At the vets: How to make winter less traumatic for your pets

Lacey the rescued dachshund modelling the latest in comfortable, fashionable, and practical outer wear!
Lacey the rescued dachshund modelling the latest in comfortable, fashionable, and practical outer wear!

It looks like our glorious West Sussex summer maybe well and truly over for another year so what better time to highlight some important autumnal hazards now facing our beloved pets?

With temperatures dropping fast and dark wet nights drawing in to quickly replace the warm sunny ones, please make sure your dogs are kept dry when walked, wearing waterproof – and ideally reflective – warm coats.

It’s so important to make sure your pet is microchipped too remembering to keep all-important contact details up to date.

Central heating turning on can often mean annoying fleas hatching from eggs in carpets so make sure both pets and houses are protected with products purchased from your vet, i.e. that work!

Other seasonal parasites observed niggling our poor pets at this time of year include tiny orange harvest mites picked up from long grasses which congregate around ears, eyelids, and feet, even under your pet’s abdomen.

Just like fleas these mites can cause intense itchiness resulting in uncomfortable crusty lesions.

Early October is also the perfect time to start planning for the upcoming firework season. Clever desensitization CDs, safe calming aids, as well as invaluable advice from both vets and qualified canine behaviourists will help cure your pets’ firework phobias, preparing your frightened four-legged friend for their most traumatic time of the year.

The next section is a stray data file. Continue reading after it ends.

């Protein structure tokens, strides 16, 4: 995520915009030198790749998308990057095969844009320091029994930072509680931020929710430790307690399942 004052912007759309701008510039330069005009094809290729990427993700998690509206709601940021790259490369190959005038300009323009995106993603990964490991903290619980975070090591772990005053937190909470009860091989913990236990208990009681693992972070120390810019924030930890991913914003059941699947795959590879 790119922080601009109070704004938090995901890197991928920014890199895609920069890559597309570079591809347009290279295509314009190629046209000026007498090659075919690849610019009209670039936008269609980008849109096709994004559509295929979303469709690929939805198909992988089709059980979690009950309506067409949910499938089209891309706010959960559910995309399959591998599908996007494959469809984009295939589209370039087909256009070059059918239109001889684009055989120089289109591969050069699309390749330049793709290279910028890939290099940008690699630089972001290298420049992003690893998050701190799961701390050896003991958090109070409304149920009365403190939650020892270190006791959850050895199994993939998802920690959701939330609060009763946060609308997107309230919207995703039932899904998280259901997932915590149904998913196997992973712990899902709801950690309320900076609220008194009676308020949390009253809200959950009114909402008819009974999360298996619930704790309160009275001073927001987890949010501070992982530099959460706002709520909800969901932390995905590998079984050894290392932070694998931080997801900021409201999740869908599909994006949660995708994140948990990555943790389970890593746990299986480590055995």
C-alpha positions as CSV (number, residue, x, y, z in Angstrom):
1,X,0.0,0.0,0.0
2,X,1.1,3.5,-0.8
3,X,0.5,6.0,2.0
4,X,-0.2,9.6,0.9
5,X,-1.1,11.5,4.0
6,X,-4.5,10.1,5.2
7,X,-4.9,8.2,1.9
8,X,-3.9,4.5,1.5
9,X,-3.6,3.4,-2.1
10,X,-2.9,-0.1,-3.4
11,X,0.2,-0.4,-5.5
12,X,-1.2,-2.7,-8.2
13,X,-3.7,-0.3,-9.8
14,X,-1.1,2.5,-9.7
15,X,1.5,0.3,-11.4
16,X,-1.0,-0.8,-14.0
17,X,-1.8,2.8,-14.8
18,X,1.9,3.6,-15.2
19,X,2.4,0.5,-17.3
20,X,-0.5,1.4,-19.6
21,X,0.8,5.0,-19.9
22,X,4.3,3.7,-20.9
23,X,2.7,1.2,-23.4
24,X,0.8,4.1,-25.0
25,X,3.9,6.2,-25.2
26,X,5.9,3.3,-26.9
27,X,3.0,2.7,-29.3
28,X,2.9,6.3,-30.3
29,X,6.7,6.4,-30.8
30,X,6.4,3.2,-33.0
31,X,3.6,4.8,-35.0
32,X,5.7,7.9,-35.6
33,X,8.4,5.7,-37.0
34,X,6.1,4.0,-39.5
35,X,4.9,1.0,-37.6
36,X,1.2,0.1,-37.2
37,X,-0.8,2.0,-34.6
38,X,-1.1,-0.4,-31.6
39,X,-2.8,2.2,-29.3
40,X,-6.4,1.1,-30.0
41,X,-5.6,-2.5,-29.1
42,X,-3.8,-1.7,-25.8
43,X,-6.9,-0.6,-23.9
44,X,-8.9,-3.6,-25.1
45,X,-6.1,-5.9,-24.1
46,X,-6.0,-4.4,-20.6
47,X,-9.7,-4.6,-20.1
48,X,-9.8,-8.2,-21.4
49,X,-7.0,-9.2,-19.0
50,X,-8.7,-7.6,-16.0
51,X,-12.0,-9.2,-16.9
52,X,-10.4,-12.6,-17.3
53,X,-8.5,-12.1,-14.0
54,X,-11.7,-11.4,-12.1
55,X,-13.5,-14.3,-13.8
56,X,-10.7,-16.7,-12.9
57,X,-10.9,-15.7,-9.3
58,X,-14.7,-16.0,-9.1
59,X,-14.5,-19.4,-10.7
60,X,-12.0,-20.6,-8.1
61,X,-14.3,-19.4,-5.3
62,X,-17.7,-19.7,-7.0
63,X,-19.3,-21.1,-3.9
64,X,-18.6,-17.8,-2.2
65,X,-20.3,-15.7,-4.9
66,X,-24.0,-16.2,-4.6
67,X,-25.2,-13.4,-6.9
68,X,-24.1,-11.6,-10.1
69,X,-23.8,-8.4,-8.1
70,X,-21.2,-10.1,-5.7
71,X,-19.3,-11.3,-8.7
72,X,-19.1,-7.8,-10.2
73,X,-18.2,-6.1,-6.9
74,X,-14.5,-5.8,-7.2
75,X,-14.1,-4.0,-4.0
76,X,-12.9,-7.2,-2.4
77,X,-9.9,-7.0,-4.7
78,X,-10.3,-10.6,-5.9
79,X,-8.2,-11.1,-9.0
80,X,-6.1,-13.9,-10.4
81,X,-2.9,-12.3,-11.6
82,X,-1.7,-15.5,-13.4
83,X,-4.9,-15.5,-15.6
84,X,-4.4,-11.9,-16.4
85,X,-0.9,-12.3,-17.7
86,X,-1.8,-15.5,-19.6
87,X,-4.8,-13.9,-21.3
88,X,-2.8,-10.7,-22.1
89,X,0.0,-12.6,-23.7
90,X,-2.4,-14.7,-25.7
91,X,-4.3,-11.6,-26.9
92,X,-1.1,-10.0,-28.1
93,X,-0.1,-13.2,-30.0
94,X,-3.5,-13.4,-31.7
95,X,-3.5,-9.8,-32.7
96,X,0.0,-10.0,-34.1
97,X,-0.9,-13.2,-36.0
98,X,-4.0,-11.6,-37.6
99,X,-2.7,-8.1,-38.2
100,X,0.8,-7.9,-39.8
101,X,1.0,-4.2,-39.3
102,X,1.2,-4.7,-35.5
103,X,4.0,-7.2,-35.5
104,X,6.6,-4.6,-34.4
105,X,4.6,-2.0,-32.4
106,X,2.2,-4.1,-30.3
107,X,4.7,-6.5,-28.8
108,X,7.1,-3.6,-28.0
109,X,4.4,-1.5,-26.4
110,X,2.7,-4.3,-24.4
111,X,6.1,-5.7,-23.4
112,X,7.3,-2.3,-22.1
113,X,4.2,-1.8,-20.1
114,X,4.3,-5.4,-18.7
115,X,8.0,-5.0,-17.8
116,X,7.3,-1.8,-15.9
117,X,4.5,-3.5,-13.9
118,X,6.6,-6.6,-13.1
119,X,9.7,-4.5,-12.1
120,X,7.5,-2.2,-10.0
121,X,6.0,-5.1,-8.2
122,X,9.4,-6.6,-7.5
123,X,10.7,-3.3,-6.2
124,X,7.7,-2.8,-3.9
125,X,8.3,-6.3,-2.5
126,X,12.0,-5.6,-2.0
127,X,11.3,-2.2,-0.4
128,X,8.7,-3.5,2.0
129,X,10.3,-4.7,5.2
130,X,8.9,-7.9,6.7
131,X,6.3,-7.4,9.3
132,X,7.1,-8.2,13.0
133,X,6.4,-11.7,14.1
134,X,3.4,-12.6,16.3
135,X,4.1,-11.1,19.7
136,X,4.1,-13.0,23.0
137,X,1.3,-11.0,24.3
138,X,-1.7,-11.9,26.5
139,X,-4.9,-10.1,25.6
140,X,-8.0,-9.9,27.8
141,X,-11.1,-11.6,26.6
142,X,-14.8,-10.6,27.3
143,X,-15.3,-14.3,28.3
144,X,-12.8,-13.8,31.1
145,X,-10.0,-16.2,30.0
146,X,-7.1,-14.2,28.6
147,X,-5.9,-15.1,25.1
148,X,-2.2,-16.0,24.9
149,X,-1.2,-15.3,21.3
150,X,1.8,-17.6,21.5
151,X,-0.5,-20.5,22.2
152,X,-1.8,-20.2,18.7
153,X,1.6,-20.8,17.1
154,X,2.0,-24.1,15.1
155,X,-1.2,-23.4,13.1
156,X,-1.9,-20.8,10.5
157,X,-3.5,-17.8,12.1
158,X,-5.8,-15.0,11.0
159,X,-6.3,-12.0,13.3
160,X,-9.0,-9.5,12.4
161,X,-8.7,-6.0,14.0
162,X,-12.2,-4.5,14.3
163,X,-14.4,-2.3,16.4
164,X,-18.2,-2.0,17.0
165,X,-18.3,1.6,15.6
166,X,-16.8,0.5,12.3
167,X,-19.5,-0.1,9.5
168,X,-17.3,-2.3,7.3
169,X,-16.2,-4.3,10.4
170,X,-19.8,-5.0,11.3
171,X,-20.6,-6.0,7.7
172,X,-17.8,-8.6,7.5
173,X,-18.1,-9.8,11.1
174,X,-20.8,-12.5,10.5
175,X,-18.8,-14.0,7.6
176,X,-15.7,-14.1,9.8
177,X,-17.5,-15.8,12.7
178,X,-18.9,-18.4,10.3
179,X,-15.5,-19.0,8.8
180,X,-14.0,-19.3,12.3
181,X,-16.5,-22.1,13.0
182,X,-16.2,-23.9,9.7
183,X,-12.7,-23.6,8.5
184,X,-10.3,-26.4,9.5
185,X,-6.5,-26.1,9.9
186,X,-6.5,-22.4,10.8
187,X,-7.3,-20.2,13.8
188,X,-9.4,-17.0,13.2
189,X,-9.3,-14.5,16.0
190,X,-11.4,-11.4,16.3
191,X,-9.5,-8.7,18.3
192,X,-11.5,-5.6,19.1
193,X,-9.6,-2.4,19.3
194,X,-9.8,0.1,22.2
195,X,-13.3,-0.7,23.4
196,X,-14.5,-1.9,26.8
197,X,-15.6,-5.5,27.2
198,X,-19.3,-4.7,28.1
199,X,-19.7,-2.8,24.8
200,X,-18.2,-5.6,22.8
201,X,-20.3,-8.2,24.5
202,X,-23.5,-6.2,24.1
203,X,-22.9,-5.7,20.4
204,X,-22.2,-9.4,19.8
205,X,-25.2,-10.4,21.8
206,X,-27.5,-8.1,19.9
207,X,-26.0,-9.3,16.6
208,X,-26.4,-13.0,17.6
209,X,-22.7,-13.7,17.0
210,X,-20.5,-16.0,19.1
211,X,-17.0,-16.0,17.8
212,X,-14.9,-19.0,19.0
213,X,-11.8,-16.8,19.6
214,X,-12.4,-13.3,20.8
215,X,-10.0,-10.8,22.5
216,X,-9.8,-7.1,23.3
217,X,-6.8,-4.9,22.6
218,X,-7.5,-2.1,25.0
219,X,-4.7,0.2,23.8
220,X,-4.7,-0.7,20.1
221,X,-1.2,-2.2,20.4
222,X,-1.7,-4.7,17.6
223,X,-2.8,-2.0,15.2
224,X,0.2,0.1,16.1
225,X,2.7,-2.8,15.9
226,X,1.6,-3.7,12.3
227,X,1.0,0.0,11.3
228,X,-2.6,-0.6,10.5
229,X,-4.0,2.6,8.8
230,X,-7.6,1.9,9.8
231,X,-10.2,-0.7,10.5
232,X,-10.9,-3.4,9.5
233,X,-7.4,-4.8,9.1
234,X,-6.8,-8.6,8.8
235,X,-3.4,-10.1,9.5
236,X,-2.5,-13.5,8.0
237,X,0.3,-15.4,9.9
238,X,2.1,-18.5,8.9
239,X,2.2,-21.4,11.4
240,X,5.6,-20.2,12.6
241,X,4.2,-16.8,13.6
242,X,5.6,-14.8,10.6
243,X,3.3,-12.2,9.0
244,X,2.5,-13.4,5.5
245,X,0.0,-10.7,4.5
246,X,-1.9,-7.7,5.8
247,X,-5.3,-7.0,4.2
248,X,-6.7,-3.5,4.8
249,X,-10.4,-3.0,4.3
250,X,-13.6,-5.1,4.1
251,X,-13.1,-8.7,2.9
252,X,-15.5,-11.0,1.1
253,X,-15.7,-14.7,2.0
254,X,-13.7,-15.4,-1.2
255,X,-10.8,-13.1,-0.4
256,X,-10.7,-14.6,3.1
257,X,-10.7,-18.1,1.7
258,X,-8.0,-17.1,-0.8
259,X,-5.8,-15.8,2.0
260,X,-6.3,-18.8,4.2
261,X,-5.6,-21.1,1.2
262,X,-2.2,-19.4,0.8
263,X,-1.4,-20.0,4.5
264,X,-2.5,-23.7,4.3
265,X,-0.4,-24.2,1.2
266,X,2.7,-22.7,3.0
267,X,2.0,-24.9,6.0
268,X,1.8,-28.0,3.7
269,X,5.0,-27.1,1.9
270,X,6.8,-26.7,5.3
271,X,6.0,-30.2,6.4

Many car owners will be getting their vehicles ready for the winter months so please remember that antifreeze – commonly used in car radiators – is extremely tasty to inquisitive pets (especially cats) and more importantly extremely toxic too; with even tiny amounts ingested resulting in irreversible kidney failure and death.

To all you tortoise-owners out there, start thinking about hibernation preparation if they need it, making an appointment with your vet ASAP for essential weight and length measurements.

Please be aware older dogs and cats tend to feel their joints more in cold weather, so make sure they’ve plenty of warm bedding, with any changes in mobility or even lameness investigated by your vet.

Stiffness and soreness can easily and safely be treated nowadays making the forthcoming colder months much more bearable.

Visit www.GroveLodgeVets.co.uk